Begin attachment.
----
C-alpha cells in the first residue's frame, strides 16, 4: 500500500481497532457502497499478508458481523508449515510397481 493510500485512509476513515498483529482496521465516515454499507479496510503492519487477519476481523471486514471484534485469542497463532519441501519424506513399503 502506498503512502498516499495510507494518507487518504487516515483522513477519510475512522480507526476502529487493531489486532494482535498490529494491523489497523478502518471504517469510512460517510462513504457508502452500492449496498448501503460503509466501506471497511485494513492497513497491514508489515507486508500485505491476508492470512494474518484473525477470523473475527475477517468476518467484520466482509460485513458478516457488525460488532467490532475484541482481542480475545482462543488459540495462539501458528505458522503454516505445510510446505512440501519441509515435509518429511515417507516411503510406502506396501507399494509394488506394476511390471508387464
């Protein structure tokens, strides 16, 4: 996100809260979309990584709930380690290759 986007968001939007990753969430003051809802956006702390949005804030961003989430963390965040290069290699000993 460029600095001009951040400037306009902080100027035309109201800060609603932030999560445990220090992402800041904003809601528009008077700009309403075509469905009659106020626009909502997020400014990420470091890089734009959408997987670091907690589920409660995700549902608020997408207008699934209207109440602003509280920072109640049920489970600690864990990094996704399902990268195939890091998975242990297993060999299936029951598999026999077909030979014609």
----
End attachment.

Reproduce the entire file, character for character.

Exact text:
C-alpha cells in the first residue's frame, strides 16, 4: 500500500481497532457502497499478508458481523508449515510397481 493510500485512509476513515498483529482496521465516515454499507479496510503492519487477519476481523471486514471484534485469542497463532519441501519424506513399503 502506498503512502498516499495510507494518507487518504487516515483522513477519510475512522480507526476502529487493531489486532494482535498490529494491523489497523478502518471504517469510512460517510462513504457508502452500492449496498448501503460503509466501506471497511485494513492497513497491514508489515507486508500485505491476508492470512494474518484473525477470523473475527475477517468476518467484520466482509460485513458478516457488525460488532467490532475484541482481542480475545482462543488459540495462539501458528505458522503454516505445510510446505512440501519441509515435509518429511515417507516411503510406502506396501507399494509394488506394476511390471508387464
């Protein structure tokens, strides 16, 4: 996100809260979309990584709930380690290759 986007968001939007990753969430003051809802956006702390949005804030961003989430963390965040290069290699000993 460029600095001009951040400037306009902080100027035309109201800060609603932030999560445990220090992402800041904003809601528009008077700009309403075509469905009659106020626009909502997020400014990420470091890089734009959408997987670091907690589920409660995700549902608020997408207008699934209207109440602003509280920072109640049920489970600690864990990094996704399902990268195939890091998975242990297993060999299936029951598999026999077909030979014609």